This very Vonnegut vision of the future was quite interesting and disturbing. Originally published in “Worlds of If” magazine in 1962, it predates Vonnegut’s most popular book, and the only other work of his that I have read, Slaughterhouse-Five, by about five years. After reading it twice, I think it is a short story well deserving of the fine press treatment. And Sharp Teeth Press has done an admirable job of giving it just that.
This is a vision of a future population control institutionalized to keep the population constant after medical breakthroughs eliminated aging. The story begins:
Everything was perfectly swell.
There were no prisons, no slums, no insane asylums, no cripples, no poverty, no wars.
All diseases were conquered. So was old age.
Death, barring accidents, was an adventure for volunteers.
Well that does sound swell, right? But there’s a catch. Now if you wanted to have a child, or I suppose if you accidently got pregnant and wanted to keep the baby, you had to find someone willing to die so that the child could take that persons’ place. Otherwise the child would be terminated. And this was all bureaucratically provided for by the swell sounding Ethical Suicide Studios, part of the Federal Bureau of Termination. People being people, of course, there were much more colorful names for the facilities. Vonnegut describes it as
an institution whose fanciful sobriquets included: “Automat”, “Birdland”, “Cannery”, “Catbox”, “De-louser”, “Easy-go”, “Good-by, Mother”, “Happy Hooligan”, “Kiss-me-quick”, “Lucky Pierre”, “Sheepdip”, “Waring Blender”, “Weep no-more” and “Why Worry?”.
If you don’t like my kisses, honey,
Here’s what I will do:
I’ll go see a girl in purple,
Kiss this sad world toodle-oo
If you don’t want my lovin’
Why should I take up all this space?
I’ll get off this old planet,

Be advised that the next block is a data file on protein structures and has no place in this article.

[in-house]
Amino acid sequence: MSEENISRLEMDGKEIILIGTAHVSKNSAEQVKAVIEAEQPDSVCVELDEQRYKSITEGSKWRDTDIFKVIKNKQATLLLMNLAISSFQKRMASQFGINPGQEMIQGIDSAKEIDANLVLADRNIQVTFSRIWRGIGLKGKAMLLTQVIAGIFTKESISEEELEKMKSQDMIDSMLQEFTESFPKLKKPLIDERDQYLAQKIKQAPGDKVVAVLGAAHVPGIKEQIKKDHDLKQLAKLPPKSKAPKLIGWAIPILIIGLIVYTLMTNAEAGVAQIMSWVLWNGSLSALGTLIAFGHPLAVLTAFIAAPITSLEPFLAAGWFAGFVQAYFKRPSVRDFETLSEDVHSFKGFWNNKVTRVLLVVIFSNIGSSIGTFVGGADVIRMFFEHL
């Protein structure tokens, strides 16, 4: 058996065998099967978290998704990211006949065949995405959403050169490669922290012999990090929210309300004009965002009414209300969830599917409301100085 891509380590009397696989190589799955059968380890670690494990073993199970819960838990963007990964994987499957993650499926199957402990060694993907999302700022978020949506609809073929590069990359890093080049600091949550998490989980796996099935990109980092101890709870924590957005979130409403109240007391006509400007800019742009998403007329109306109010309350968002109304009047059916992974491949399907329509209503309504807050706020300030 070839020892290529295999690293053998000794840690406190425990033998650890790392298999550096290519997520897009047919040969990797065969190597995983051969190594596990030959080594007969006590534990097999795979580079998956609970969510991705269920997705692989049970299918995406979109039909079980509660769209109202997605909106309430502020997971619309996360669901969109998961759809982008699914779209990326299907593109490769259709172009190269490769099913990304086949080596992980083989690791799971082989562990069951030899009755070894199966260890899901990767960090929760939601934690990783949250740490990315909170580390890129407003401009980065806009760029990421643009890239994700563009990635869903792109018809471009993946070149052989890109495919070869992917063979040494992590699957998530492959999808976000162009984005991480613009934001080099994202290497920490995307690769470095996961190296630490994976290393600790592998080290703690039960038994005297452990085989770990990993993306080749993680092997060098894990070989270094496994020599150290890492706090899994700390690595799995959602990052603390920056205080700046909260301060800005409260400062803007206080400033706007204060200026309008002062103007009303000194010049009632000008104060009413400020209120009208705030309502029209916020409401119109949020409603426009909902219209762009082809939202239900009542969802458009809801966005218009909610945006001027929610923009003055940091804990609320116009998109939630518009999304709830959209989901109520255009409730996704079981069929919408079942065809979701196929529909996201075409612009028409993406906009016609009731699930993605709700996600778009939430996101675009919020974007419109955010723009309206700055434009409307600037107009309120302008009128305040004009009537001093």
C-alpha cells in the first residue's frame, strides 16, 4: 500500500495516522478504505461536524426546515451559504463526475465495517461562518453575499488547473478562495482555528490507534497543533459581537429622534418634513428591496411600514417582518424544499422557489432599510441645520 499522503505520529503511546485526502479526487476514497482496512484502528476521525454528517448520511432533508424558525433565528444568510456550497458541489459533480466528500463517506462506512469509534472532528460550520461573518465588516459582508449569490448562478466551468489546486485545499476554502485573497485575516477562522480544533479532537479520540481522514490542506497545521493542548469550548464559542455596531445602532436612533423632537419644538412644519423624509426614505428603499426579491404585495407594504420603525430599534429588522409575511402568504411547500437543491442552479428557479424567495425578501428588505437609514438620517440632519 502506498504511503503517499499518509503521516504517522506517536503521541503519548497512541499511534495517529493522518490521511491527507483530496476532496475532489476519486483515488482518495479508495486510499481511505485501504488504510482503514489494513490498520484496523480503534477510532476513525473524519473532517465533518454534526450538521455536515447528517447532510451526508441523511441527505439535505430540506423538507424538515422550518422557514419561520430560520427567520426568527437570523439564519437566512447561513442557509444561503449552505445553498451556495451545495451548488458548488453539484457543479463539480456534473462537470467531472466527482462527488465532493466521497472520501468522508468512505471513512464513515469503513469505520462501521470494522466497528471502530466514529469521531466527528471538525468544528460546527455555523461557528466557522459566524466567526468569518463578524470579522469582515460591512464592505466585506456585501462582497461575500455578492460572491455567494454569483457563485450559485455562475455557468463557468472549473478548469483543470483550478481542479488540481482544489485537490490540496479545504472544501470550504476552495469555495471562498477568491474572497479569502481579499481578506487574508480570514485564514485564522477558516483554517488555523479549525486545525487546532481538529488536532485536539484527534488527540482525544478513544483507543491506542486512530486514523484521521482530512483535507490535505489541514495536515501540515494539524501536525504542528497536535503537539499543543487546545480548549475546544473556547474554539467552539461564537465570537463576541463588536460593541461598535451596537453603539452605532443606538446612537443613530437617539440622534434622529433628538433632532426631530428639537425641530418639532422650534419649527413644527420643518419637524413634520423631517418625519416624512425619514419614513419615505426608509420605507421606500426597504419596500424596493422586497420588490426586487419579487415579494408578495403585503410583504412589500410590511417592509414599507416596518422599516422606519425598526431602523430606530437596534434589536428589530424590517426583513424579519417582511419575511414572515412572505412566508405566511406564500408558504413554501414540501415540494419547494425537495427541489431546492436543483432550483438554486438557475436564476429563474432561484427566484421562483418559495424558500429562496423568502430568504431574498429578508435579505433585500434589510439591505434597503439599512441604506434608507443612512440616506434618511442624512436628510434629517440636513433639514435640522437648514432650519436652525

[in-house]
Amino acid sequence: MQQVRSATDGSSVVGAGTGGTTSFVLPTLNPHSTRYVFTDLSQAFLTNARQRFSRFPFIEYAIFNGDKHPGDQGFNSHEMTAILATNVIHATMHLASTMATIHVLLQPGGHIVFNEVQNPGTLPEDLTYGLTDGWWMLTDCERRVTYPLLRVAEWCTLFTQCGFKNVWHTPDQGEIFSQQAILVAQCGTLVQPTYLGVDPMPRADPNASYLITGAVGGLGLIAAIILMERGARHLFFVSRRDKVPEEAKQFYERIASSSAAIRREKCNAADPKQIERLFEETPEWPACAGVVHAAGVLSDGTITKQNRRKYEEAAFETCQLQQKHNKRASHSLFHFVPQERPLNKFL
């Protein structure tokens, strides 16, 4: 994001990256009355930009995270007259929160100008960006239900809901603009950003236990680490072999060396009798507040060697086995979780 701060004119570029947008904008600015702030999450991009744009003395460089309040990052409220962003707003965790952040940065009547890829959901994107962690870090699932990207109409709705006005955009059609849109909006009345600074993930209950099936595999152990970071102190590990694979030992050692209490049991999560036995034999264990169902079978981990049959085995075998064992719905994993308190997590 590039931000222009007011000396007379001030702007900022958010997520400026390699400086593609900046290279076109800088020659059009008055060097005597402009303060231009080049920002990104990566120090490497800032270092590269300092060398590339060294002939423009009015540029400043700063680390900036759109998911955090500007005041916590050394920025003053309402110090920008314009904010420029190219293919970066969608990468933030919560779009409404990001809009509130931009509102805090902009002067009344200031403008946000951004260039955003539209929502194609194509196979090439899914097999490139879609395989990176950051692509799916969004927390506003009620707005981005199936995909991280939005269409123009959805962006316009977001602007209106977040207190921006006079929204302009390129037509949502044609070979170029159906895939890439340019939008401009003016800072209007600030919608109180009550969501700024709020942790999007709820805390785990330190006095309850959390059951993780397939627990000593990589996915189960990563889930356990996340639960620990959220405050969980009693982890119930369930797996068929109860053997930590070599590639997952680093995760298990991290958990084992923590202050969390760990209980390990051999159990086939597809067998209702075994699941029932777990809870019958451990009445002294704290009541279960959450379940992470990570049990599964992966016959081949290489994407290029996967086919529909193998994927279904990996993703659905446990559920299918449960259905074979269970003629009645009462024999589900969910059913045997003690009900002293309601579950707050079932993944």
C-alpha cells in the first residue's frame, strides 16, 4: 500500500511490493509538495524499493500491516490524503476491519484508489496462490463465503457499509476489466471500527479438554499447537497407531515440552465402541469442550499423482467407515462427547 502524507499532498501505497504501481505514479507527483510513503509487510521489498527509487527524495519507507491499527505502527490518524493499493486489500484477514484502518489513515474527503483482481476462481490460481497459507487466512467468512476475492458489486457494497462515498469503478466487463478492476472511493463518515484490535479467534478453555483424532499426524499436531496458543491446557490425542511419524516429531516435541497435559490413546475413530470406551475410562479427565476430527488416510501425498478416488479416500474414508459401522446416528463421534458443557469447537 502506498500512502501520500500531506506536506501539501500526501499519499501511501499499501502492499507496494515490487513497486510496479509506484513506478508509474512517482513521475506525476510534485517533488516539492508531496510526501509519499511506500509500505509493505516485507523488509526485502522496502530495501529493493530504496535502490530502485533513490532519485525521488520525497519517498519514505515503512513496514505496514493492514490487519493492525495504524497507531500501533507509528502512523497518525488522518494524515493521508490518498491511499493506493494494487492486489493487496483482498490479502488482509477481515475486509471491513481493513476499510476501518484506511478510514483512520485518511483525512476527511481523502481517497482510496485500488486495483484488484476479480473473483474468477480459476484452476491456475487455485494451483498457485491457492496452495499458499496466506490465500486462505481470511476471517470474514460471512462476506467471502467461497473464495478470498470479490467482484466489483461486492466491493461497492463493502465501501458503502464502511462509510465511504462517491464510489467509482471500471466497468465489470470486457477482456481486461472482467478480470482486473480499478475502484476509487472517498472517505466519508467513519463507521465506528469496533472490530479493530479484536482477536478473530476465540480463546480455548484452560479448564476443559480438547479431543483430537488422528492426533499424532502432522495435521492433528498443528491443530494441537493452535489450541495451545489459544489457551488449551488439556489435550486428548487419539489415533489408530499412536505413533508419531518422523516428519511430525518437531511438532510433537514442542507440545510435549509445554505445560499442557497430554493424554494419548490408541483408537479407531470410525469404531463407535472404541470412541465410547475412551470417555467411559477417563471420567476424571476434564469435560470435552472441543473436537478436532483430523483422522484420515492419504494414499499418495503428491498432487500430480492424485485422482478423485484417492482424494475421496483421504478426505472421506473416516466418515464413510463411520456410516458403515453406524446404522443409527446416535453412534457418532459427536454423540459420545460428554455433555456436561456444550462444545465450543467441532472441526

Let some sweet baby have my place.
It kind of reminds me of another dumb solution imposed on a society in a Star Trek episode. In that scenario, two planets had replaced war with a computer simulation because it was “too messy”. So the simulation would come up with the number of people killed in each virtual battle, come up with a list of names, and you would be required to show up and be terminated. But just because these visions of the future sound dumb, doesn’t mean that they couldn’t happen. Well intentioned laws and solutions sometimes have unintended and ridiculous consequences.
The woman had a lot of facial hair—an unmistakable mustache, in fact. A curious thing about gas-chamber hostesses was that, no matter how lovely and feminine they were when recruited, they all sprouted mustaches within five years or so.
I also liked the irony of the scene where the painter is talking to the orderly, a title that suggests order:
“The world could do with a good deal more mess, if you ask me,” he [the painter] said.
The orderly laughed and moved on.
I’ll leave you to enjoy the details of the story on your own without spoiling it here.
The Sharp Teeth press has created a very attractive edition for this story that I think Vonnegut would be happy with. I’m not sure what the paper is but it is quite nice to the touch and nicely textured. The website simply describes it as “fine German paper”. The illustrations by Jesse Balmer follow the story very well. I especially love the full-page spread illustration of the painter and his painting. Balmer has really captured a fitting imagining of the painting as described by Vonnegut. The illustrations are printed in magenta and provide a eye-catching contrast to the neon green endpapers and the black text. The book is hand-bound with a rendition of a badge for the U.S. Department of Termination stamped into the vinyl-like cover. A paper wrapper band around the book with a short description is another elegant touch in the design of the edition.
This is the third title I’ve reviewed for The Whole Book Experience and I’m looking forward to more from Sharp Teeth. I hope they keep up the good work and the quirky selection of titles.
AVAILABILITY: Printed in an edition of 80. Copies still available directly from the press.
NOTE: The Whole Book Experience would like to thank David Johnston and the Sharp Teeth Press for the generosity that made this review possible.